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Cruising the coast for signs of where 'the big one' will hit

RV Langseth.jpg
Columbia University/Earth Institute

One of the world’s most advanced research ships will be cruising along the Washington and Oregon coasts this month – to look for clues about giant earthquakes. 

A zone that runs parallel to the coast – but deep beneath the sea – is known to have unleashed mega-quakes in the past, similar to the one that caused the giant tsunami last year in Japan. The Cascadia fault zone runs about 700 miles alongside Vancouver Island, Washington and Oregon.

There's physical evidence for a massive earthquake in 1700. But the impact from the next big one probably won't be uniform along the entire coast, and it would be nice to have a bit more detail, says Ken Creager an earthquake scientist at the University of Washington. He's trying to figure out where the strongest shaking and worst damage will happen when that big fault lets loose.

"Are there patches along the fault which are perhaps stronger and get stuck for longer periods of time, and then when the big earthquake happens will have a lot stronger shaking?"

Creager's not involved with the ship, but he’s excited to see the results from this summer's cruise.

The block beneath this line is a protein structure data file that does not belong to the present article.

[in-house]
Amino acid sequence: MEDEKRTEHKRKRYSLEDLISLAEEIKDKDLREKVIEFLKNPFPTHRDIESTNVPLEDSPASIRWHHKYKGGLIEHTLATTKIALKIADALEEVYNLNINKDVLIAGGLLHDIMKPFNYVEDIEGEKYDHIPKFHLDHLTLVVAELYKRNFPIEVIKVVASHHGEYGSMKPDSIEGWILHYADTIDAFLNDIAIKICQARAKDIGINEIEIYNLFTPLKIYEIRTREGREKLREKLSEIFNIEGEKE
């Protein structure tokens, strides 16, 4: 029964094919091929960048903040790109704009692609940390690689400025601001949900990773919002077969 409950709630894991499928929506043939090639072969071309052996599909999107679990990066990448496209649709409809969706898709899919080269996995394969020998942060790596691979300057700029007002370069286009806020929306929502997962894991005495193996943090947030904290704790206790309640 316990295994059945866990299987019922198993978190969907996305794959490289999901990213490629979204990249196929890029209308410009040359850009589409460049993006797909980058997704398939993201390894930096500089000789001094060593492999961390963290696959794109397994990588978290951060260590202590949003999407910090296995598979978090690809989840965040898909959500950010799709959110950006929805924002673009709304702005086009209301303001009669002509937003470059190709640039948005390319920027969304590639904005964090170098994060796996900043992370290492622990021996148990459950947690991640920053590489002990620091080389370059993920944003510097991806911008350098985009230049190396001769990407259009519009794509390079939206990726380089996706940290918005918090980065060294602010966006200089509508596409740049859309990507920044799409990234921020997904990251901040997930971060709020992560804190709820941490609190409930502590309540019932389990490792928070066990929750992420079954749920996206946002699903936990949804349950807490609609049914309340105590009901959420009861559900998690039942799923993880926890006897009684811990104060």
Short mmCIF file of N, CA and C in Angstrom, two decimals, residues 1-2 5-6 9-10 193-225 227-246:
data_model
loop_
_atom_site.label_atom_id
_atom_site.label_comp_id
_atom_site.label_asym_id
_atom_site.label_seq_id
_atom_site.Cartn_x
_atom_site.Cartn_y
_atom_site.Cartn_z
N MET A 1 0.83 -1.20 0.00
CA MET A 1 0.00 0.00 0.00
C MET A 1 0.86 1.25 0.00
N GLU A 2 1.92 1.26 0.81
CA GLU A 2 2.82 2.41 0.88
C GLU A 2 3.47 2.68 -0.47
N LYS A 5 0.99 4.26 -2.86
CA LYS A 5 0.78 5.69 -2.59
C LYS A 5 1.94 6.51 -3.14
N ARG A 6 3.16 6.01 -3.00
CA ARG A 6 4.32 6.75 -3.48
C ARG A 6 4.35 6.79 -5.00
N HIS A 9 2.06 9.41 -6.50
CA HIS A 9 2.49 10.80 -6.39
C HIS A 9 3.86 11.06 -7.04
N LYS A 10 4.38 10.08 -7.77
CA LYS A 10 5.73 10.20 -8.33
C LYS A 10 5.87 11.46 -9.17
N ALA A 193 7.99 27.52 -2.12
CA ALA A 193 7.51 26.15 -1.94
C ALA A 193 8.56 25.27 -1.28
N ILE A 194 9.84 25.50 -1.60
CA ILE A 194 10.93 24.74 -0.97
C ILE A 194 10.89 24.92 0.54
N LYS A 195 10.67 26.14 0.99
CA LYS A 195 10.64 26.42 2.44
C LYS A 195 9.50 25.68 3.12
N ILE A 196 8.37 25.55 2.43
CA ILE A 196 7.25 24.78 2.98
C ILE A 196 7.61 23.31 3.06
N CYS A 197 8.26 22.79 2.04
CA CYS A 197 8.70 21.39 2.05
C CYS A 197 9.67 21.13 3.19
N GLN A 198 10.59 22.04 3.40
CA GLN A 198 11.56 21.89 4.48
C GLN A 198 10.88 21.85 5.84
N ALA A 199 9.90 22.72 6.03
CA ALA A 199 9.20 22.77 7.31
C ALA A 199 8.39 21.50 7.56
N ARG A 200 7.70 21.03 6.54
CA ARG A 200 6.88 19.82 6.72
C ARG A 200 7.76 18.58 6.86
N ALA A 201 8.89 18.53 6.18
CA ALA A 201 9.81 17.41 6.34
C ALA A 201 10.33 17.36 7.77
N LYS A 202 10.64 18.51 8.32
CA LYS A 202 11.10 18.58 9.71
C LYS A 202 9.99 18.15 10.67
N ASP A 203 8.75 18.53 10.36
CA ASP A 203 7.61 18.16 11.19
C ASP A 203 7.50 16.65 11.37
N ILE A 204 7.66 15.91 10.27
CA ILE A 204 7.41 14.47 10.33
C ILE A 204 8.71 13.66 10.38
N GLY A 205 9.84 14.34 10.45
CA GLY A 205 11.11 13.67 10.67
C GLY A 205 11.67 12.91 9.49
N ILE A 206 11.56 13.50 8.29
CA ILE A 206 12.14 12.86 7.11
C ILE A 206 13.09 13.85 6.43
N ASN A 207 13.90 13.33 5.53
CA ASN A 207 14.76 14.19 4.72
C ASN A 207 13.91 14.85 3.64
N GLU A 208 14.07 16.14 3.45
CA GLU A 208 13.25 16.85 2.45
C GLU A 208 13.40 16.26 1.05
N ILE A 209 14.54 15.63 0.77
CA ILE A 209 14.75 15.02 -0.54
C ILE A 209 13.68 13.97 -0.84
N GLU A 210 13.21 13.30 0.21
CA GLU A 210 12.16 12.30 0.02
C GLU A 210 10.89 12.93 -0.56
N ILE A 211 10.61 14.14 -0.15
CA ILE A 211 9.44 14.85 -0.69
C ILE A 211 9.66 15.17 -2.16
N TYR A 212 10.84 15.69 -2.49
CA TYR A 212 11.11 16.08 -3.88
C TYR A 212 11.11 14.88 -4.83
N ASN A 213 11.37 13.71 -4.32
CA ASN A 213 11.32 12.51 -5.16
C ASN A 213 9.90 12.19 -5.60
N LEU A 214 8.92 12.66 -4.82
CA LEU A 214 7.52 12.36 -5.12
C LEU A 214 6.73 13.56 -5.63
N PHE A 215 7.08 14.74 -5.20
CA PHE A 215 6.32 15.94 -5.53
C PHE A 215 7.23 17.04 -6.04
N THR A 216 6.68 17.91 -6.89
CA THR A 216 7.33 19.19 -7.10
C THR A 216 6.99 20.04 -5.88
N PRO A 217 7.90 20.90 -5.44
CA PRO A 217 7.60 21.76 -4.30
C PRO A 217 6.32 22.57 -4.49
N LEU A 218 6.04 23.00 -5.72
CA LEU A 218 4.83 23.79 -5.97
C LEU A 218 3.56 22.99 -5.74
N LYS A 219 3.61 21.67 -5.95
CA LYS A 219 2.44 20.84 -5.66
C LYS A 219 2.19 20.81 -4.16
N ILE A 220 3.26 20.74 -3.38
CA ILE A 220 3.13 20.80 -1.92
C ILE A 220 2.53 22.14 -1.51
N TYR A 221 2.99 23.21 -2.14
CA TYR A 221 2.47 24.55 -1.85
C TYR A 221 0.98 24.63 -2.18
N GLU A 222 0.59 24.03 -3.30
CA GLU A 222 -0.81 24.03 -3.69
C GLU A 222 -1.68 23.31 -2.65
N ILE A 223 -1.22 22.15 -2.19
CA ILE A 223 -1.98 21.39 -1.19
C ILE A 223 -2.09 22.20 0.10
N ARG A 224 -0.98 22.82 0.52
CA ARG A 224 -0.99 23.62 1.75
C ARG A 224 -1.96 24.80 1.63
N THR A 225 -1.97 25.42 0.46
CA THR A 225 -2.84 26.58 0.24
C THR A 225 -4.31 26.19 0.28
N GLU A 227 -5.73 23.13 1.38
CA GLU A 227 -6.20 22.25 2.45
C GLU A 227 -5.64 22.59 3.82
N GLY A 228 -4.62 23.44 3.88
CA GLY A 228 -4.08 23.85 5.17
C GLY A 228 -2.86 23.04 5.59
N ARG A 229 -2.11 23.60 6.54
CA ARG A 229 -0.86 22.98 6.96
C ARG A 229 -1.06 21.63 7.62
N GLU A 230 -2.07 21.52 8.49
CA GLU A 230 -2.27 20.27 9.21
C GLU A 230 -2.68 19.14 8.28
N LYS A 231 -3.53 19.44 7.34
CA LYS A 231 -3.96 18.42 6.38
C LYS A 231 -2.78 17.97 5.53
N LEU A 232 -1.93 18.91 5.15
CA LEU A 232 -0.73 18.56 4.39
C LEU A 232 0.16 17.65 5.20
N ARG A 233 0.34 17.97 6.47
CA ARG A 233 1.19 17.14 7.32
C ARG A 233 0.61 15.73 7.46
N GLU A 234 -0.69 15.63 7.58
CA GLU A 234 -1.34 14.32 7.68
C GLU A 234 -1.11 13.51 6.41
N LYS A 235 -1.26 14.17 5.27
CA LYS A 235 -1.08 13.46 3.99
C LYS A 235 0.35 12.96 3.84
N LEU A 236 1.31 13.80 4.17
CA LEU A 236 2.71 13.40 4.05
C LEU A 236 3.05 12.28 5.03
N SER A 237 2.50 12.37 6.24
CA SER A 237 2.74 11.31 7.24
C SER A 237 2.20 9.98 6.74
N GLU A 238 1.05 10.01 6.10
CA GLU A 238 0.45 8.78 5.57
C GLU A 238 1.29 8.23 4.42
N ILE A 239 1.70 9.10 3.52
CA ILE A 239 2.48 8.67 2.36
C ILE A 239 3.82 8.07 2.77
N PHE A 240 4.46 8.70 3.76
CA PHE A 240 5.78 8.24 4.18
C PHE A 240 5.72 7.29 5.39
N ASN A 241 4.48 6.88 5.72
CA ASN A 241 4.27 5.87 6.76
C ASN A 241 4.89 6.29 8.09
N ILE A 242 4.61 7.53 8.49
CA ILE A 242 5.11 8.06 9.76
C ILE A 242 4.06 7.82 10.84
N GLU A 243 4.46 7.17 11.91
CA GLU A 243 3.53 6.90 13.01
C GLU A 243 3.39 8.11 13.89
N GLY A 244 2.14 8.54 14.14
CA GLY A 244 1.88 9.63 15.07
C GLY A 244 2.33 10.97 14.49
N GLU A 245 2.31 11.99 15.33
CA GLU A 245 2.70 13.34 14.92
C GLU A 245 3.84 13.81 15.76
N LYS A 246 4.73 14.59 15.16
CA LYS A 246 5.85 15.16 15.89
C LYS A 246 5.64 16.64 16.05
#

Ship can see below the surface

The ship, named the R/V Langseth, comes from Columbia University and it specializes in making 3-D maps of rock and soil formations that are impossible to see, such as tectonic plates and magma chambers. It uses sound-waves that can be recorded by seismometers on the ship and on-shore.

"It's the primary method available to scientists to 'see' beneath the seafloor -- to construct detailed images of the sediments and Earth's crust that lie beneath the  seafloor -- analagous to x-rays," says lead scientist Suzanne Carbotte, of Columbia's Lamont-Doherty Earth Observatory, in an email.

The ship also will measure how much moisture is getting sucked into the earth at the off-shore fault-line.

"That might explain ... why we have volcanoes where we do, or the biggest we've had in the Seattle area have been near where Nisqually earthquake was, near Tacoma, but very few large earthquakes hit Oregon," says Creager.

Focus on Washington's coast

The mapping project builds on a recent national focus on the fault zone off Washington's and Oregon's coast. The National Science Foundation launched the "Cascadia Initiative" with federal stimulus money in 2010. Researchers are installing new sensors  to better understand the fault and its risks, including 60 sensors on the ocean floor.

The ship won’t be visible much from shore, although it will come close to Grays Harbor in mid-June.  It sets sail from Astoria on June 11th, and will spend a month sailing back and forth in straight lines, while seismometers listen intently for its sound-waves.

Keith Seinfeld has been KPLU’s Health & Science Reporter since 2001, and prior to that covered the Environment beat. He’s been a staff reporter at The Seattle Times and The News Tribune in Tacoma and a freelance writer-producer. His work has been honored by the American Association for the Advancement of Science (AAAS) and the Knight Science Journalism Fellowships at Massachusetts Institute of Technology.
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